Using STOMP for testing Red Hat Message Servers (Part 2 – A-MQ)

Things on my plate have finally settled down so I can complete the second part of this blog.  See Using STOMP for testing Red Hat Message Servers (Part 1 – HornetQ).

From downloading and starting the server I felt very confident in getting this to work quickly. I mean I had done the hard part already; writing the python script to produce/consume messages using STOMP. I was mistaken.

Prior to working on this, I did several labs creating topics publishing/consuming messages and everything was hunky-dory until I started working with fabric. Fabric is a neat tool that can turn the server from standalone broker to many brokers and allows for monitoring and configuration control of the servers, but if you’re new to it like I am it can be a bit confusing how it all ties together.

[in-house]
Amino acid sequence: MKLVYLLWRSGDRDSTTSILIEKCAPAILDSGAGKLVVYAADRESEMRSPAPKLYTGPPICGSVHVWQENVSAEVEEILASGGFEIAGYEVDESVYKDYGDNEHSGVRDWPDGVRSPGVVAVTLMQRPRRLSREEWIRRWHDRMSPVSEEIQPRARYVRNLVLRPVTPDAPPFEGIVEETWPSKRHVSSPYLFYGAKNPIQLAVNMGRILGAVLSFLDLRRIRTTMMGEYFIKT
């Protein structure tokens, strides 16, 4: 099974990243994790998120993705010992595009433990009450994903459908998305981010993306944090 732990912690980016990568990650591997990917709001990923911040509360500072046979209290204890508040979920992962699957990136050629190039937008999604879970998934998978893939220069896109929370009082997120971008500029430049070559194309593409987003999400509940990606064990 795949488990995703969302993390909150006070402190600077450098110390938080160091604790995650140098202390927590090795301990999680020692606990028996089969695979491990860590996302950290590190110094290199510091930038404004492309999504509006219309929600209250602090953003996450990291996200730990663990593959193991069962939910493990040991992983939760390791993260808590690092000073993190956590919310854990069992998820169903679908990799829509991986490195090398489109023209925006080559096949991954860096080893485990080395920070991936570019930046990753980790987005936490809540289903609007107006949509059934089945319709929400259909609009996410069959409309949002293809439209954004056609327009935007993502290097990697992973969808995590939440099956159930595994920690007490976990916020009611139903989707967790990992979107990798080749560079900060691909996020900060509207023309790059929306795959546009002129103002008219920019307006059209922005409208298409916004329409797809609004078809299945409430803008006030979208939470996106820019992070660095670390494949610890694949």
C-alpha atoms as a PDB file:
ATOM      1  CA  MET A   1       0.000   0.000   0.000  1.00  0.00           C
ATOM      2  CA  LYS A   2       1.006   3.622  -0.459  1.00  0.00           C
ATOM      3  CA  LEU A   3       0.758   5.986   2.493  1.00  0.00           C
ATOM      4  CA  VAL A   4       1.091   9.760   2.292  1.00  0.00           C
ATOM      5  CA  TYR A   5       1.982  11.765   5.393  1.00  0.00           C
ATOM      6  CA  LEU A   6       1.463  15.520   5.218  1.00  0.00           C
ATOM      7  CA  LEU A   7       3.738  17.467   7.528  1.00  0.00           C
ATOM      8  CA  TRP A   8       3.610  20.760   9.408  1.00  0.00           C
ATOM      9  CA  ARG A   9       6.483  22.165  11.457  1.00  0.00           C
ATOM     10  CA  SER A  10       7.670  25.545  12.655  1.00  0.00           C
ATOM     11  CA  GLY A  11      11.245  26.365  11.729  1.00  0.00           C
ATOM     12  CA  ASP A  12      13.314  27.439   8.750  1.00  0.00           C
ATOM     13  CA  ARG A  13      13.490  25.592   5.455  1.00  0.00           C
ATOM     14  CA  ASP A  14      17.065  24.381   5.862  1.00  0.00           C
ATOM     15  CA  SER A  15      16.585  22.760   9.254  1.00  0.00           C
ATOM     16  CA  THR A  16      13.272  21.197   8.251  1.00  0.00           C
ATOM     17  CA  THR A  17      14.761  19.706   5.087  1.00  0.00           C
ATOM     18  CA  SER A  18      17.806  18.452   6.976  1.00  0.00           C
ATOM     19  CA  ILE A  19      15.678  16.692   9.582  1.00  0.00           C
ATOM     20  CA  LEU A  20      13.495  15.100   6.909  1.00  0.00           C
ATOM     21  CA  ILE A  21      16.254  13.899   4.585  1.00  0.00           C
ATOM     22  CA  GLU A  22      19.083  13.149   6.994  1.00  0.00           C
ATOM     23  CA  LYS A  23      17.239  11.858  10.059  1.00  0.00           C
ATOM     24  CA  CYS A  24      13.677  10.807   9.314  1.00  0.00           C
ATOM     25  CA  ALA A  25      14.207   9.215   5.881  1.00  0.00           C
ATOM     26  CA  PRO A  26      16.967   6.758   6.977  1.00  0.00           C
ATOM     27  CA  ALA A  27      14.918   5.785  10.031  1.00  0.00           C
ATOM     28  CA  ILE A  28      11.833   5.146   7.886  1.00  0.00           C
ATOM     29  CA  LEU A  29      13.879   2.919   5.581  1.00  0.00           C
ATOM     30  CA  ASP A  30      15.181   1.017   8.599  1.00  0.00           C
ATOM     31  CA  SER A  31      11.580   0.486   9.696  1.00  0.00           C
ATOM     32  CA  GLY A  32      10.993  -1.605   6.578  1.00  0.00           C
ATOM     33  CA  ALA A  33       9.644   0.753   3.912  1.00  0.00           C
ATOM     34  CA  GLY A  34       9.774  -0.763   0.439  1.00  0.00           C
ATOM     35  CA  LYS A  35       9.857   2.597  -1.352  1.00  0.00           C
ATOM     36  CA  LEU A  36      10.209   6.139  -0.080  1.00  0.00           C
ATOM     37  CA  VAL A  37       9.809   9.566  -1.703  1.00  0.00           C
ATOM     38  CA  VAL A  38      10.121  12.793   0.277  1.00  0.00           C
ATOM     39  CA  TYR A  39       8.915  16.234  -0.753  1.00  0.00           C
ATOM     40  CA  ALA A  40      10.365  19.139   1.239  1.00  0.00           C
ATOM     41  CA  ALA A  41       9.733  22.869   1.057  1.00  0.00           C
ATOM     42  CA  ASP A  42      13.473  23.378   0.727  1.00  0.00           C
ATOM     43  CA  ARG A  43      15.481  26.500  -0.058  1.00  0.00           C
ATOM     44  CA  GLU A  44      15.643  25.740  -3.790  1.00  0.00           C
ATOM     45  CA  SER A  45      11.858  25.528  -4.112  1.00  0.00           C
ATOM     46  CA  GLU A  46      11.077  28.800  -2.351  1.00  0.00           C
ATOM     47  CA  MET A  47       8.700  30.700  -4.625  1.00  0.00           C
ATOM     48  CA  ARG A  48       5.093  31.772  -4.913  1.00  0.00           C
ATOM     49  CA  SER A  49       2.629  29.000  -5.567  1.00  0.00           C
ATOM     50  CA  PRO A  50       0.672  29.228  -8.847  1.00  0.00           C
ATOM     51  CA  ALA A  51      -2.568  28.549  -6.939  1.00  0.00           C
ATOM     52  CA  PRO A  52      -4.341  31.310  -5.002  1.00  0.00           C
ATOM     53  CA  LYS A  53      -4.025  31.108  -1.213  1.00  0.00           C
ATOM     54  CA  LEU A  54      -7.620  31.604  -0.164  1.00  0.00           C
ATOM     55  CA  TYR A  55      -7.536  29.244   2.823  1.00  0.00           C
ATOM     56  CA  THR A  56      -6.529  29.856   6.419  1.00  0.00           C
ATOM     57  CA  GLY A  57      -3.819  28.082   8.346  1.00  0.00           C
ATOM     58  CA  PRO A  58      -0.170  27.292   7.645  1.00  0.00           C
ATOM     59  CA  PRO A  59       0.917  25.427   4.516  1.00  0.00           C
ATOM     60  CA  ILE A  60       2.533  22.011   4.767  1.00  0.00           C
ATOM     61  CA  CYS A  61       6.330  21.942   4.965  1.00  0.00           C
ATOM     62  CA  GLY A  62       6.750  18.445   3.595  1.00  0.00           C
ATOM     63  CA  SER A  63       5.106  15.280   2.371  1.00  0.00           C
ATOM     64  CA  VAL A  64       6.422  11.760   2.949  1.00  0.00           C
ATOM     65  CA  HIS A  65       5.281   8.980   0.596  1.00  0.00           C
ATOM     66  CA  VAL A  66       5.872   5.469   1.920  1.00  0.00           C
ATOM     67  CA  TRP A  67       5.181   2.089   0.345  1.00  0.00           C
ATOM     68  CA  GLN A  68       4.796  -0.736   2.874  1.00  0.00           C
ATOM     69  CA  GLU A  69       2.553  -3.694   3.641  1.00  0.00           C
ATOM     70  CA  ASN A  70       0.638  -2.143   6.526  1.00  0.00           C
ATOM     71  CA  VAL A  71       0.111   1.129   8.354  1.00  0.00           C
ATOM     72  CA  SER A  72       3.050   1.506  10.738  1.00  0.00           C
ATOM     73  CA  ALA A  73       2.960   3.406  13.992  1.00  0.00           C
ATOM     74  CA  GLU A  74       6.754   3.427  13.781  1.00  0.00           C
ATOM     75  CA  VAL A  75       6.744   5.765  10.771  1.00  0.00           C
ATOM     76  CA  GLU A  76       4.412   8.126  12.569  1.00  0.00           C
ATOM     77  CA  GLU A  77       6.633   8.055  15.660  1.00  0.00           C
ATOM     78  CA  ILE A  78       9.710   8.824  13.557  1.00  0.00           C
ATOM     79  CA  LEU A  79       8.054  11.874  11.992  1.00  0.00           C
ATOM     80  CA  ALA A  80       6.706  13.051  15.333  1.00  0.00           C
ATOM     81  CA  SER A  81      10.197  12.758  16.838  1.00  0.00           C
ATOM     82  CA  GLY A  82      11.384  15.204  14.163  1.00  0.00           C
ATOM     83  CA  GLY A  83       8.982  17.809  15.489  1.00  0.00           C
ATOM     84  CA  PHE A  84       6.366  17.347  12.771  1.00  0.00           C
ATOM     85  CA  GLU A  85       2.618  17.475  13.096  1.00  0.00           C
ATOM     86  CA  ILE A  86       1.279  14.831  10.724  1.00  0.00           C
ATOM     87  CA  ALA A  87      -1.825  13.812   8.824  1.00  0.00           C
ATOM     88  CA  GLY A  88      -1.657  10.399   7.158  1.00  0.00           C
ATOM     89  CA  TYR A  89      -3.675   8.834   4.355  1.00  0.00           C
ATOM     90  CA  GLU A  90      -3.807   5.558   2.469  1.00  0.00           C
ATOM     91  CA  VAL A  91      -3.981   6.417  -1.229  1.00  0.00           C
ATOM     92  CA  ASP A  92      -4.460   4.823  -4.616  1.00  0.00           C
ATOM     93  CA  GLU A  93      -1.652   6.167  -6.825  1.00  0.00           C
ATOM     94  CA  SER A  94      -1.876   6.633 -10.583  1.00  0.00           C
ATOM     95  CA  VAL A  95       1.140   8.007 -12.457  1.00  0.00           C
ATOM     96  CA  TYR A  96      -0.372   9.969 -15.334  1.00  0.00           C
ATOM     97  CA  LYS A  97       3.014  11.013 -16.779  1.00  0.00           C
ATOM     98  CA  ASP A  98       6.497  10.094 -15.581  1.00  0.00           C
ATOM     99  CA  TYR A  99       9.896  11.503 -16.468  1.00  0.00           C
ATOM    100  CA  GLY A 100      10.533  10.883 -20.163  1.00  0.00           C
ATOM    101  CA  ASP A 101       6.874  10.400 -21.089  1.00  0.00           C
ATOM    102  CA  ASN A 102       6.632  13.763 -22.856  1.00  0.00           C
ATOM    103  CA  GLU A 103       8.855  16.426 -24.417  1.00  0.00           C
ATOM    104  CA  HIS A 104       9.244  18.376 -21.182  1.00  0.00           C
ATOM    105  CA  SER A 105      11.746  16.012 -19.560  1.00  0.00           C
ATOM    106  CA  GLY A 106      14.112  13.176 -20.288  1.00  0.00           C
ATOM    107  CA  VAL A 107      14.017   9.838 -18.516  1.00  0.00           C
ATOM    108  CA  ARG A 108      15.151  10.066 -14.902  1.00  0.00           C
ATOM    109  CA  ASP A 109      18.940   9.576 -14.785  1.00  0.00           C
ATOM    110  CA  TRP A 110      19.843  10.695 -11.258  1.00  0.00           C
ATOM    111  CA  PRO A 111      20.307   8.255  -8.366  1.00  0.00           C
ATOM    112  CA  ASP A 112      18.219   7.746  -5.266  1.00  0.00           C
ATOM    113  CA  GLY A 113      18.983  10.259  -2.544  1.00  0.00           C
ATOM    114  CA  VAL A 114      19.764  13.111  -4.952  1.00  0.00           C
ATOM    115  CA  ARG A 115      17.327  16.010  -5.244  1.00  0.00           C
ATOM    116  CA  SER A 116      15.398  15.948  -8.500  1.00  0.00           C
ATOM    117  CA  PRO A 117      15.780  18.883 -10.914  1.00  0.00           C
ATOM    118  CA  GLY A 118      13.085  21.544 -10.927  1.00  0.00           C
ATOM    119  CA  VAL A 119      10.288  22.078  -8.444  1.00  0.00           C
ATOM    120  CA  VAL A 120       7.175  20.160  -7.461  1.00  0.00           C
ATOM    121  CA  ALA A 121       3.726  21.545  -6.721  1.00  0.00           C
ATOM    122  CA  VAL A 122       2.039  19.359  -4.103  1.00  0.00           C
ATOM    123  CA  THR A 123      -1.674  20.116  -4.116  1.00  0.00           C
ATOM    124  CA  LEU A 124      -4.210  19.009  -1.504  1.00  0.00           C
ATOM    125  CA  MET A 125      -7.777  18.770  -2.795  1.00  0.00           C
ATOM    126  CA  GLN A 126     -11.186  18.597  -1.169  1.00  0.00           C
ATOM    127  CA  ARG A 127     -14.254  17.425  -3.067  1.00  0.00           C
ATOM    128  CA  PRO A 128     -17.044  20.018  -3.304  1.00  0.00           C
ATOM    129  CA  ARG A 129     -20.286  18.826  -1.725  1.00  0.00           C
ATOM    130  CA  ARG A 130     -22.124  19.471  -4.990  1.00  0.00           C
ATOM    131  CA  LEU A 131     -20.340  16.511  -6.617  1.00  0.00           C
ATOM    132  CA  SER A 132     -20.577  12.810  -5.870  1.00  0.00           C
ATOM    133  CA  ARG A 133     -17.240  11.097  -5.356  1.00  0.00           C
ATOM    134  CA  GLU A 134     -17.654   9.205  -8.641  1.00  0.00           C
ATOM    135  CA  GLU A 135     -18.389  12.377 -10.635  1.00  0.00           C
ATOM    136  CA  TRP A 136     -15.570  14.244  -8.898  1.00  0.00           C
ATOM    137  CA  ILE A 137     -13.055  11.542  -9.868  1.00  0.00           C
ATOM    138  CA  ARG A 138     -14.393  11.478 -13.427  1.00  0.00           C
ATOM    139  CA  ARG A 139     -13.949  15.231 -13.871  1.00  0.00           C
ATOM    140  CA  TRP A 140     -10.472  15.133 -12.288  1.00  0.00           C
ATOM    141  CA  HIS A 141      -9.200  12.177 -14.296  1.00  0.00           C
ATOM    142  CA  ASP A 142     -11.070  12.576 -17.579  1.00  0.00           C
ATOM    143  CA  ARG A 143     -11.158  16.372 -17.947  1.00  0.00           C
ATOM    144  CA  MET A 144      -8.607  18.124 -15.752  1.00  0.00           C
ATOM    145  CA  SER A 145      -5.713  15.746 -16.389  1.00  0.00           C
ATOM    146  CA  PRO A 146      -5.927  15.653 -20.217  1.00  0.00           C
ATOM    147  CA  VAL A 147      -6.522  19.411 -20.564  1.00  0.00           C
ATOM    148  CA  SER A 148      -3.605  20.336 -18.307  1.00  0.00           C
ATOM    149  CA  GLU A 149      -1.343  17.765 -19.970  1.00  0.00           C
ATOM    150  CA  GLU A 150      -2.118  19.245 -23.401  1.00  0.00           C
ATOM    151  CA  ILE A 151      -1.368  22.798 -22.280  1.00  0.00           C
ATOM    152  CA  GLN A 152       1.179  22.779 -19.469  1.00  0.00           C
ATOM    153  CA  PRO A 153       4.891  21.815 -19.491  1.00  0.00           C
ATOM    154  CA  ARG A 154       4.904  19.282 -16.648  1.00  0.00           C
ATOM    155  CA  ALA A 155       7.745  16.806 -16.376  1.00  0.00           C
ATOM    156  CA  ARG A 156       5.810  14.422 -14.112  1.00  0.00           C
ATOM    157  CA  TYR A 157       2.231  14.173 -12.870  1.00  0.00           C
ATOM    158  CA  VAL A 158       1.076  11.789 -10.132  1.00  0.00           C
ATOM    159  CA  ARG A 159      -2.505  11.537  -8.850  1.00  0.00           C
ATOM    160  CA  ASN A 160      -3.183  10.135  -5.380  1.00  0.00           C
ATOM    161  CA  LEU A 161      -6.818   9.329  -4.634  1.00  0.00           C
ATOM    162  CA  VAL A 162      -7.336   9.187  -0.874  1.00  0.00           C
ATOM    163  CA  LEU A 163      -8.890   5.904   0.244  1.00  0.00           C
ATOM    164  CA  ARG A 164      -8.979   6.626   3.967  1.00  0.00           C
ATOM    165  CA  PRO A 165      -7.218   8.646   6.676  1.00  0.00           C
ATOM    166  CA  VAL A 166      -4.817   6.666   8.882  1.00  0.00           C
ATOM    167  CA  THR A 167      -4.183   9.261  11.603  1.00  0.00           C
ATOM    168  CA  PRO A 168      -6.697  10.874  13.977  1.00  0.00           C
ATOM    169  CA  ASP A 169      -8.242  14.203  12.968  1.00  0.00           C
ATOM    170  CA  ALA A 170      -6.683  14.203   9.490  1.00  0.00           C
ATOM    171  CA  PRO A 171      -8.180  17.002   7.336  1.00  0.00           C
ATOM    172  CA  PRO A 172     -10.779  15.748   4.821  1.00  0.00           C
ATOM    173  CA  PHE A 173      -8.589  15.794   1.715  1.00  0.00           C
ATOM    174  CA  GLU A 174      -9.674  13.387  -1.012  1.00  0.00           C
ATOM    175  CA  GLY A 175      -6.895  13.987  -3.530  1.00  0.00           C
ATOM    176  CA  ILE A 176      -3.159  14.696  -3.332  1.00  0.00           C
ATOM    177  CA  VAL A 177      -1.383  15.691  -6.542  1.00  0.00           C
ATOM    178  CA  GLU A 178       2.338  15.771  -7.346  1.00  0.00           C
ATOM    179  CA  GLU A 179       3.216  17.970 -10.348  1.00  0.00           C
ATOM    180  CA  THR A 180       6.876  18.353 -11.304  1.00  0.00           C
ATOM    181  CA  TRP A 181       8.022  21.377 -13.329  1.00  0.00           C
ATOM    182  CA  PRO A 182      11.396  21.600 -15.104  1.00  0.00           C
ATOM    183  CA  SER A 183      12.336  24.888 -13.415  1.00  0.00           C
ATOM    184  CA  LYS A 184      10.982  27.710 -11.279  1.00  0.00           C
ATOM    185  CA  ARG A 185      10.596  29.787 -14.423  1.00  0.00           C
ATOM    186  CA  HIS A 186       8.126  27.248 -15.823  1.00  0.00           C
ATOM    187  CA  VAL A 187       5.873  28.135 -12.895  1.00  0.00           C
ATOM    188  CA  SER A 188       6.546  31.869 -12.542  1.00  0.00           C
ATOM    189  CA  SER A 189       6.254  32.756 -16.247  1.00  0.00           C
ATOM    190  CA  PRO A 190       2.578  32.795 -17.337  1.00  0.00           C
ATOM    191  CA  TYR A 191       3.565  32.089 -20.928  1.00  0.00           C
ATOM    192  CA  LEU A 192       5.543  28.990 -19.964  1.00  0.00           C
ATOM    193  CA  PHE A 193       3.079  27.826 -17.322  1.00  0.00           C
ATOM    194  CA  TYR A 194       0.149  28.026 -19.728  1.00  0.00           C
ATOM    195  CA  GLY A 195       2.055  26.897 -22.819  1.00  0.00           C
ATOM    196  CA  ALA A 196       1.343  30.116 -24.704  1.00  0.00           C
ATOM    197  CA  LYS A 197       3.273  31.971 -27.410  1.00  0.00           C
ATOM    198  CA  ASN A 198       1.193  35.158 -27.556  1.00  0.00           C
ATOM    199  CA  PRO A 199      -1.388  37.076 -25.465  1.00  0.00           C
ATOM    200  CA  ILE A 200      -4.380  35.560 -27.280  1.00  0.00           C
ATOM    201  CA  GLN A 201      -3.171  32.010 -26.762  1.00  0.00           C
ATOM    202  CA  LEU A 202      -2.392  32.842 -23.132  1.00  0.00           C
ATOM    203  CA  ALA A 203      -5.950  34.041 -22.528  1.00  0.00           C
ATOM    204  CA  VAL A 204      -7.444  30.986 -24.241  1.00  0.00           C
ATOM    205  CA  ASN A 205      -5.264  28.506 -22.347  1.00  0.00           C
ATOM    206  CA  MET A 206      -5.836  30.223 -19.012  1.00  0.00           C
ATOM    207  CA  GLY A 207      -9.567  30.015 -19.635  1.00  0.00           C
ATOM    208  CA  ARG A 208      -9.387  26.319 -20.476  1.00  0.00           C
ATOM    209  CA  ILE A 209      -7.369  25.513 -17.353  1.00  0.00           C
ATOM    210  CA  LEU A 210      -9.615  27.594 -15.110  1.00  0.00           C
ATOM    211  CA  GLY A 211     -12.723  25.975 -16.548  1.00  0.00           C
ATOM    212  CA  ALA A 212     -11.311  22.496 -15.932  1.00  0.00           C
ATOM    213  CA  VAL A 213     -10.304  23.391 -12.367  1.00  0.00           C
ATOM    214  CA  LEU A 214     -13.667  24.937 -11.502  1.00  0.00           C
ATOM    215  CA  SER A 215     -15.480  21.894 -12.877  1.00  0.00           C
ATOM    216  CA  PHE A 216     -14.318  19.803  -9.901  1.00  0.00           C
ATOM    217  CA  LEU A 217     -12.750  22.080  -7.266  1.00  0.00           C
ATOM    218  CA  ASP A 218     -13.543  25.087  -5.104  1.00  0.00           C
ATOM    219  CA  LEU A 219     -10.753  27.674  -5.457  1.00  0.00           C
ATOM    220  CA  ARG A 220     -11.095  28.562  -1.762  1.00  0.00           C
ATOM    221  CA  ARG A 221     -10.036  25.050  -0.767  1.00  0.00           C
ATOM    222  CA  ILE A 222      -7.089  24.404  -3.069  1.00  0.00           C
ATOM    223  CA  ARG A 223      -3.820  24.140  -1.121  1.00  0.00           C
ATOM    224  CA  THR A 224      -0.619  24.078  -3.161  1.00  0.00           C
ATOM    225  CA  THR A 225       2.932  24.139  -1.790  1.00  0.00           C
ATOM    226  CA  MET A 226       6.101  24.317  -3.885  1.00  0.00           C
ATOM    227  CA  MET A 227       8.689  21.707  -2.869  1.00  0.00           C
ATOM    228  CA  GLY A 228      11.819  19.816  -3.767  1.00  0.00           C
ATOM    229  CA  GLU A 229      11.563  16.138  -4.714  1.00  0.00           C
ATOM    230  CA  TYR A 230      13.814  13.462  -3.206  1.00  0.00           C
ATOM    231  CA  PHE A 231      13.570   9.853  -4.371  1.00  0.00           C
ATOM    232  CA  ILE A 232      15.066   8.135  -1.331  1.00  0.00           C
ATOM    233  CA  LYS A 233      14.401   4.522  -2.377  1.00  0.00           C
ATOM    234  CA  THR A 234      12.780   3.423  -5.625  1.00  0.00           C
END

I thought, “hey why not try and use fabric, it is just an abstraction on top of standalone and seems fairly straightforward.” Now, it must be said again, that I am newb at A-MQ and anybody who has used it before would be able to point out my mistakes in a few minutes, but I ran into a slew of issues. The most important being that I couldn’t get the stomp network connector to bind for a particular broker profile.

For the sake of completing this post, I chalked it up to my inexperience with fabric and started with a fresh install of A-MQ. Then after I made a few modifications to the standalone broker config a few minutes later I was in business publishing and consuming messages via my STOMP script.

To see a full set of instructions on set up visit my git page:

https://github.com/jmarley/a-mq-stomp

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